If you’re looking to avoid the typical Valentine’s Day experience this year, Grosse Pointe Blank and its retro soundtrack will make for a lovely holiday.
Grosse Pointe Blank is rated R.
To All the Boys I’ve Loved Before (2018)
Last but not least, the quintessential teen romance movie. To All the Boys I’ve Loved Before follows daydreamer and hopeless romantic Lara Jean Covey (Lana Condor) after letters she had written to past crushes — letters they were never supposed to read — are mysteriously sent to them. One of these crushes is Josh, Lara Jean’s older sister’s ex-boyfriend (which is just as complicated as it sounds), and another is Peter Kavinsky (Noah Centineo). In an attempt to convince Josh that she doesn’t have feelings for him, Lara Jean strikes up a plan with Peter to pretend that they are in a relationship. But what happens when a pretend relationship evolves into real feelings?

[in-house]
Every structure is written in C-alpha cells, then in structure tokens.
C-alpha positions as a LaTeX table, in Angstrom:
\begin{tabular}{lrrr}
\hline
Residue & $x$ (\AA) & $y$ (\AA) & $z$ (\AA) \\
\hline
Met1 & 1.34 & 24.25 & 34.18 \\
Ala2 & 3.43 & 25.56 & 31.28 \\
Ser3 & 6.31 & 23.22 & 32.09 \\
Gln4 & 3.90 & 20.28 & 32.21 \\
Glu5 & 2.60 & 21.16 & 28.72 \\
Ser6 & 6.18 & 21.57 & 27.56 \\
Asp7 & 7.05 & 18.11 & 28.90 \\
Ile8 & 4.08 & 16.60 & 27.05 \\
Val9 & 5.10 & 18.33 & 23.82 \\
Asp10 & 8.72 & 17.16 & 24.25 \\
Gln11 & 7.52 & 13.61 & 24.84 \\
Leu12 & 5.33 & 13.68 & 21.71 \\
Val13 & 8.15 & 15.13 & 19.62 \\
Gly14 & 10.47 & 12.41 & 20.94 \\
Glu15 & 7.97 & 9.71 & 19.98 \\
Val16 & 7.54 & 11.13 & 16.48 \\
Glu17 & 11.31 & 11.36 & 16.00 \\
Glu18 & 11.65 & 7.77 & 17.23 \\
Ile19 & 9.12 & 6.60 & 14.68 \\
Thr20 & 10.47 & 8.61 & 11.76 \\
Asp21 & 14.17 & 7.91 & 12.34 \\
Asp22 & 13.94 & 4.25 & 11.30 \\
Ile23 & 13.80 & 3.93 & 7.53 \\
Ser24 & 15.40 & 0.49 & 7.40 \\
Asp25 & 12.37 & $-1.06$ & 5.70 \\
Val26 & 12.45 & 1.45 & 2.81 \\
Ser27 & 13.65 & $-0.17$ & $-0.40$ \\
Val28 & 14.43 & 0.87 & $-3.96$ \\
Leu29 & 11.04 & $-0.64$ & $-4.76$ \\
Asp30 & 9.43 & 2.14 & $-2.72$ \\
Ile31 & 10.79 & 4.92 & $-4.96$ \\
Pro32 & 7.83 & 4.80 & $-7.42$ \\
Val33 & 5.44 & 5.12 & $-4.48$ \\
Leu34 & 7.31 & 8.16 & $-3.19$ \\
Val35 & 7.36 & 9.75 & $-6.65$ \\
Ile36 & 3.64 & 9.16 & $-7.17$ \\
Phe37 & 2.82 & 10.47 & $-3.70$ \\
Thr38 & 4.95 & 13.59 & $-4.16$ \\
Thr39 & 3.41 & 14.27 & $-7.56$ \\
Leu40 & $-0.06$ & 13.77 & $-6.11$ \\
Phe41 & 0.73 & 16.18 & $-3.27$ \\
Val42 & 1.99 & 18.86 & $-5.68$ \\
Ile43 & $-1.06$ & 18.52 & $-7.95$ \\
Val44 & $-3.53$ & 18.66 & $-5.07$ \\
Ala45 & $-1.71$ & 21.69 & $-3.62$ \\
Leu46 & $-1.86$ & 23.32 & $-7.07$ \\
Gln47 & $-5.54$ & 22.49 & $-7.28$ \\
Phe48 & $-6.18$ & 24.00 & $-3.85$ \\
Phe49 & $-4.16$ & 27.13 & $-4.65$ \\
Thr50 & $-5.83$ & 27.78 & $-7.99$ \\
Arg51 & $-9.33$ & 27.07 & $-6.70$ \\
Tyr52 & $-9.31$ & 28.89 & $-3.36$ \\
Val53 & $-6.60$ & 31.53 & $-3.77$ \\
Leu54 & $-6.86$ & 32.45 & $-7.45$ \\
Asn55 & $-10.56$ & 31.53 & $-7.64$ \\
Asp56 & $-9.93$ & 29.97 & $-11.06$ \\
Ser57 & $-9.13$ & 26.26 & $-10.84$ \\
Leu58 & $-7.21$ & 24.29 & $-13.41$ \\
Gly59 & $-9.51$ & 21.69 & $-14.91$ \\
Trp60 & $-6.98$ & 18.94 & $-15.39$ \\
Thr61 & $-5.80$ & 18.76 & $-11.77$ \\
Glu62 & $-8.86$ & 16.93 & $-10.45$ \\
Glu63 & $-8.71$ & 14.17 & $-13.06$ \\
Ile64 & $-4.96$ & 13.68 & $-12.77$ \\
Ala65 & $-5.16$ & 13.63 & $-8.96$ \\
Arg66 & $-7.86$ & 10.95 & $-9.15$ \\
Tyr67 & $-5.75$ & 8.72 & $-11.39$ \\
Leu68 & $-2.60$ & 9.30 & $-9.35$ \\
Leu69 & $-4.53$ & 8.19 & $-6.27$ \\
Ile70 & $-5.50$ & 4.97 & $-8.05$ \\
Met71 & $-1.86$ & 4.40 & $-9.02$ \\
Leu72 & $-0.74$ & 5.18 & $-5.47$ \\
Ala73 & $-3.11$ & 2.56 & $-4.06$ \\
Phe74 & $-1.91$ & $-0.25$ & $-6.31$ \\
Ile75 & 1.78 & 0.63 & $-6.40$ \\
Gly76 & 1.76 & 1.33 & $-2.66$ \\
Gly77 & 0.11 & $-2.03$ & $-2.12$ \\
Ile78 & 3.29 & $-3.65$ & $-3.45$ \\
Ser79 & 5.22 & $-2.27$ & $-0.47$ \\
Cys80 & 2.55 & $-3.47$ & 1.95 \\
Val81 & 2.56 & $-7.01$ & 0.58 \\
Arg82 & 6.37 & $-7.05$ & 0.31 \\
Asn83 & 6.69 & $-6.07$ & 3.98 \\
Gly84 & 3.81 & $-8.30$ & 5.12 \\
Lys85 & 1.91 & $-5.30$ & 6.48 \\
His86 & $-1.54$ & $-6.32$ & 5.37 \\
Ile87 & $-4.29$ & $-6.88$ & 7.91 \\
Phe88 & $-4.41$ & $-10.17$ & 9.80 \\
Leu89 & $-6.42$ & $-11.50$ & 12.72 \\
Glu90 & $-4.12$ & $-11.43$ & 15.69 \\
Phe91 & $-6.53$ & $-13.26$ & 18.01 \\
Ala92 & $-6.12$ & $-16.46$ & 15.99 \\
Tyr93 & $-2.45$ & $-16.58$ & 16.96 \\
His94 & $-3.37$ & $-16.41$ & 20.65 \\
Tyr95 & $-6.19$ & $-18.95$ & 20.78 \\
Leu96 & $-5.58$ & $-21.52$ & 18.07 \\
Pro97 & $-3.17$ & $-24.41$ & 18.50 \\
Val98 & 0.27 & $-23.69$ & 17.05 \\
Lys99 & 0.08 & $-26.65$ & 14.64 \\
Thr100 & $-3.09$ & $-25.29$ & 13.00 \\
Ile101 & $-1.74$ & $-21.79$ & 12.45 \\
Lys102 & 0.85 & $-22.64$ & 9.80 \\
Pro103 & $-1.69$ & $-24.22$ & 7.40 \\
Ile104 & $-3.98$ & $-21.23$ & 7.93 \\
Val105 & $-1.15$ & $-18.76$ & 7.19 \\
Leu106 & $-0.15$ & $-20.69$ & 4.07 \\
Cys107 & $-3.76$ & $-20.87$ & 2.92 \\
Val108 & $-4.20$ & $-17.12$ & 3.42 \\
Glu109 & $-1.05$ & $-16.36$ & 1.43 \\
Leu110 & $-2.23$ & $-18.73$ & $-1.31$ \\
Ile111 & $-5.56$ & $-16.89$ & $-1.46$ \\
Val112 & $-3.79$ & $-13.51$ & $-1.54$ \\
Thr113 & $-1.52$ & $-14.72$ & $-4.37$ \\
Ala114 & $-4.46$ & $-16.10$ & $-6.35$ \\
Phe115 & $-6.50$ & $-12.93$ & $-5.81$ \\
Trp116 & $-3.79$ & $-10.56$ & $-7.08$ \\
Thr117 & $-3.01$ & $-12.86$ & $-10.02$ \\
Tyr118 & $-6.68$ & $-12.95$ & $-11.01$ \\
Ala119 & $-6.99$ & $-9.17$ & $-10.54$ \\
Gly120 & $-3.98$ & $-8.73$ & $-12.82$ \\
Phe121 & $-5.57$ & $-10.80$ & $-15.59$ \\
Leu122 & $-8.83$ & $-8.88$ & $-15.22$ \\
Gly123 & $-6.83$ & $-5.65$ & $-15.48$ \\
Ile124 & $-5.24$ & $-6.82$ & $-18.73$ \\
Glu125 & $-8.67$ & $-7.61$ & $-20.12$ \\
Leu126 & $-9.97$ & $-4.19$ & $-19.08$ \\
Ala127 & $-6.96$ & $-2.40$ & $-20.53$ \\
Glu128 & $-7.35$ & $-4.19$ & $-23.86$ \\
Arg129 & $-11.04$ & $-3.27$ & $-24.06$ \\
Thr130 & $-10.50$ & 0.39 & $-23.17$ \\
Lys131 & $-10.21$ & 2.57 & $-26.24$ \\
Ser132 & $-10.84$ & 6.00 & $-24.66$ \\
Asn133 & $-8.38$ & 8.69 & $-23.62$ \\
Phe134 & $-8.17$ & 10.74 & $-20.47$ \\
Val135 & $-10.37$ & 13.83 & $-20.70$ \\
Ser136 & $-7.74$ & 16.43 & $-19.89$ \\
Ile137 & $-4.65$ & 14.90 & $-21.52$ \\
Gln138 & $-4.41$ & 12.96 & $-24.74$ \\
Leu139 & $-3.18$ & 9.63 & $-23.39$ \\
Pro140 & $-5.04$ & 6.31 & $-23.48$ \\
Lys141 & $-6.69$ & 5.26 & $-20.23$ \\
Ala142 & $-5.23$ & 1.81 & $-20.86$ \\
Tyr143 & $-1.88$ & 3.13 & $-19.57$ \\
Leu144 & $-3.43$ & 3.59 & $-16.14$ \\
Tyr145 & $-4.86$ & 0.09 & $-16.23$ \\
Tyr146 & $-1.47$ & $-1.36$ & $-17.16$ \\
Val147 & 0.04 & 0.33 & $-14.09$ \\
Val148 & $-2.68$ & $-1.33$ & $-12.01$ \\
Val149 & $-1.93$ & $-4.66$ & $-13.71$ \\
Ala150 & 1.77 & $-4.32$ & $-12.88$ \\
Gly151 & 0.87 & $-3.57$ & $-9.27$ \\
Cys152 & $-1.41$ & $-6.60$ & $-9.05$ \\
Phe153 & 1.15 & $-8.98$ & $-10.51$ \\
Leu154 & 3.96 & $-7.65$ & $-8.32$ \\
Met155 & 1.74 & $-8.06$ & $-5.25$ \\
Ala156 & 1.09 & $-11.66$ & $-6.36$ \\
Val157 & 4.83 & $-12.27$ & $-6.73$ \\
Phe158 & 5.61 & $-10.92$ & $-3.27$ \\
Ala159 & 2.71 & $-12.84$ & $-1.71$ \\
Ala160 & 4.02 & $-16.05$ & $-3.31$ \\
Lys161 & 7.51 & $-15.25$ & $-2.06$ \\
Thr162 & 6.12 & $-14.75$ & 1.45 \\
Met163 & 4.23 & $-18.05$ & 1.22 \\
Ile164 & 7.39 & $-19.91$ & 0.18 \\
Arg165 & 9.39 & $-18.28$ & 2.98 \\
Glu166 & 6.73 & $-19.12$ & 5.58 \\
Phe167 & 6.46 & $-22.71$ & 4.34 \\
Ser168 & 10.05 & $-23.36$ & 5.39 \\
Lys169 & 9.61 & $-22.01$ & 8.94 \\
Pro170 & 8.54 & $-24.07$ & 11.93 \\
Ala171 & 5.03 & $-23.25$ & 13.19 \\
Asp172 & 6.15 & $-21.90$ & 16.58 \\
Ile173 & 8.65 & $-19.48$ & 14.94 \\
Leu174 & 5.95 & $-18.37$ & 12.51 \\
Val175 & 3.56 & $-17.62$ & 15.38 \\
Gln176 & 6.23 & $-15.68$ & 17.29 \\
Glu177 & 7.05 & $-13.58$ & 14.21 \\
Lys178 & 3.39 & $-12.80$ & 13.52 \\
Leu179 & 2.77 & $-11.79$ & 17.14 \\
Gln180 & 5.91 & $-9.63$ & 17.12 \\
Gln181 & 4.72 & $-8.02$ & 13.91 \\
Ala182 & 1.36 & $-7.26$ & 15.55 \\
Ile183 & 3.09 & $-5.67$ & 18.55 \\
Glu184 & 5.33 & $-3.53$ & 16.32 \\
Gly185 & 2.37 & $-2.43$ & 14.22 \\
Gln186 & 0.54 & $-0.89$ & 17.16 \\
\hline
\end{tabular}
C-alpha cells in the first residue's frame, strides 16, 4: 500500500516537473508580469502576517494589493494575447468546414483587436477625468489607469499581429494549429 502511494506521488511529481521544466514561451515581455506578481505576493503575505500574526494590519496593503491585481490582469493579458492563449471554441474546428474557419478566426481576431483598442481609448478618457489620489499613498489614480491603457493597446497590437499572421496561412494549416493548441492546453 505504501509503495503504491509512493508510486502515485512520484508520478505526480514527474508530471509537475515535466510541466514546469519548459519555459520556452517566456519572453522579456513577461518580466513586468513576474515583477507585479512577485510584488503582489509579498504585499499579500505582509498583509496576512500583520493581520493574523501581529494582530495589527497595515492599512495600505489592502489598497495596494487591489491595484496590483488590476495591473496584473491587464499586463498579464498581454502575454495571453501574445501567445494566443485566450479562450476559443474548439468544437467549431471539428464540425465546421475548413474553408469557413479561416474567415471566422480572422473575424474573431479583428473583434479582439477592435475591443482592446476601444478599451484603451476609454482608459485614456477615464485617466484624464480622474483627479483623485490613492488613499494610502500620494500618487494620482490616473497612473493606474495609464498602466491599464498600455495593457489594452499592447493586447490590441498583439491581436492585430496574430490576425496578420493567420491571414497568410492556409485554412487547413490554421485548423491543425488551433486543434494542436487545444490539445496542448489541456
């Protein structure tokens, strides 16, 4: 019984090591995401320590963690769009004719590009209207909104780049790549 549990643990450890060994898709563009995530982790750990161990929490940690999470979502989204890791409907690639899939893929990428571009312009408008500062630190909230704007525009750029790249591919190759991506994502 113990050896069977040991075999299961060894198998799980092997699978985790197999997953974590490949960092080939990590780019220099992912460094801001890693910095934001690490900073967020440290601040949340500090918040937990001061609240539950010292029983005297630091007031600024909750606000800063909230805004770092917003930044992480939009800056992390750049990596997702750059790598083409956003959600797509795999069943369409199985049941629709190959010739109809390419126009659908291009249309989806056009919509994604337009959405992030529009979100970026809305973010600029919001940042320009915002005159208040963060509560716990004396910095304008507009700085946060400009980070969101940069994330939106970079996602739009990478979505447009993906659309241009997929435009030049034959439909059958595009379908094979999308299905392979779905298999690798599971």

The crowning jewel of this teen movie is how it was inexplicably crafted for teens. Lara Jean’s fashion sense perfectly captures a modern take on femininity and youth that is so prevalent to Generation Z. And while the quiet, introverted protagonists are usually given little development or an unrealistic transformation into an outgoing extrovert, Lara Jean remains true to herself while becoming more adventurous and confident. She is exactly the main character that more young people can identify with and see themselves in, rather than a stereotypical partying or careless teenager. What shines through most of all is the innocent yet honest romance. While many teen love stories jump to an uncomfortable amount of lust, To All the Boys instead conveys what it actually feels like to have a crush, to like someone before loving someone, depicting exactly what young people try to navigate in their relationships.